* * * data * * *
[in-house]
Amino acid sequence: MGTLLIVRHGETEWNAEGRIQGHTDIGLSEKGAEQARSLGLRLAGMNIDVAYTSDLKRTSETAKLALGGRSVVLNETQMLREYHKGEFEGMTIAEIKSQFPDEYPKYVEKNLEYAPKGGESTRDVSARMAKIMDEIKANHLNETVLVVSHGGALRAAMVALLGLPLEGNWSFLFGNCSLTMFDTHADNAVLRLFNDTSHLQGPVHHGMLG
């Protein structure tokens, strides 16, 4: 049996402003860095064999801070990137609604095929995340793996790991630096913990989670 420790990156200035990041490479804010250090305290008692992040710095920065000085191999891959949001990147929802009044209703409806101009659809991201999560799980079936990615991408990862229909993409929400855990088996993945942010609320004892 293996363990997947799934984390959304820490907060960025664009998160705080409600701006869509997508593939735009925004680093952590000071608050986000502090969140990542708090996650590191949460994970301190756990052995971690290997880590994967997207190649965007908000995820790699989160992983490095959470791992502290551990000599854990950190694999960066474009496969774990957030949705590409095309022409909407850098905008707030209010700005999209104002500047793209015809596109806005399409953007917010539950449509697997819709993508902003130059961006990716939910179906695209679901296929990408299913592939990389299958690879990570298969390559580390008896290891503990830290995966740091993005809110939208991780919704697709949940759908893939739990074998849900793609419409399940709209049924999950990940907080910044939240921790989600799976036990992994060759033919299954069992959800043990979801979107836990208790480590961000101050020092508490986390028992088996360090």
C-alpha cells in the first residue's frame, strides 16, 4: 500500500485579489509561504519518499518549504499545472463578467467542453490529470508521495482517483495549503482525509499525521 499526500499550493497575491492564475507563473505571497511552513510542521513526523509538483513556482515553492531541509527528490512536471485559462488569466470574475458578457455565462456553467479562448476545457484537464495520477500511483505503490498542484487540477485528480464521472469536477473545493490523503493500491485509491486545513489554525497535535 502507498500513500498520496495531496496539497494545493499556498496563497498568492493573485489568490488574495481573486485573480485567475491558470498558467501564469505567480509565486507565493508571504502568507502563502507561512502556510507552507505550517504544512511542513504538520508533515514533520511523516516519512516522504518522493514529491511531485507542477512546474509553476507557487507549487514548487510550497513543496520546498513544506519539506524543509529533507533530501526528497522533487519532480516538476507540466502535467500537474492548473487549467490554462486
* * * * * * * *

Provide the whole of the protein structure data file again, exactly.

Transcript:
[in-house]
Amino acid sequence: MGTLLIVRHGETEWNAEGRIQGHTDIGLSEKGAEQARSLGLRLAGMNIDVAYTSDLKRTSETAKLALGGRSVVLNETQMLREYHKGEFEGMTIAEIKSQFPDEYPKYVEKNLEYAPKGGESTRDVSARMAKIMDEIKANHLNETVLVVSHGGALRAAMVALLGLPLEGNWSFLFGNCSLTMFDTHADNAVLRLFNDTSHLQGPVHHGMLG
């Protein structure tokens, strides 16, 4: 049996402003860095064999801070990137609604095929995340793996790991630096913990989670 420790990156200035990041490479804010250090305290008692992040710095920065000085191999891959949001990147929802009044209703409806101009659809991201999560799980079936990615991408990862229909993409929400855990088996993945942010609320004892 293996363990997947799934984390959304820490907060960025664009998160705080409600701006869509997508593939735009925004680093952590000071608050986000502090969140990542708090996650590191949460994970301190756990052995971690290997880590994967997207190649965007908000995820790699989160992983490095959470791992502290551990000599854990950190694999960066474009496969774990957030949705590409095309022409909407850098905008707030209010700005999209104002500047793209015809596109806005399409953007917010539950449509697997819709993508902003130059961006990716939910179906695209679901296929990408299913592939990389299958690879990570298969390559580390008896290891503990830290995966740091993005809110939208991780919704697709949940759908893939739990074998849900793609419409399940709209049924999950990940907080910044939240921790989600799976036990992994060759033919299954069992959800043990979801979107836990208790480590961000101050020092508490986390028992088996360090």
C-alpha cells in the first residue's frame, strides 16, 4: 500500500485579489509561504519518499518549504499545472463578467467542453490529470508521495482517483495549503482525509499525521 499526500499550493497575491492564475507563473505571497511552513510542521513526523509538483513556482515553492531541509527528490512536471485559462488569466470574475458578457455565462456553467479562448476545457484537464495520477500511483505503490498542484487540477485528480464521472469536477473545493490523503493500491485509491486545513489554525497535535 502507498500513500498520496495531496496539497494545493499556498496563497498568492493573485489568490488574495481573486485573480485567475491558470498558467501564469505567480509565486507565493508571504502568507502563502507561512502556510507552507505550517504544512511542513504538520508533515514533520511523516516519512516522504518522493514529491511531485507542477512546474509553476507557487507549487514548487510550497513543496520546498513544506519539506524543509529533507533530501526528497522533487519532480516538476507540466502535467500537474492548473487549467490554462486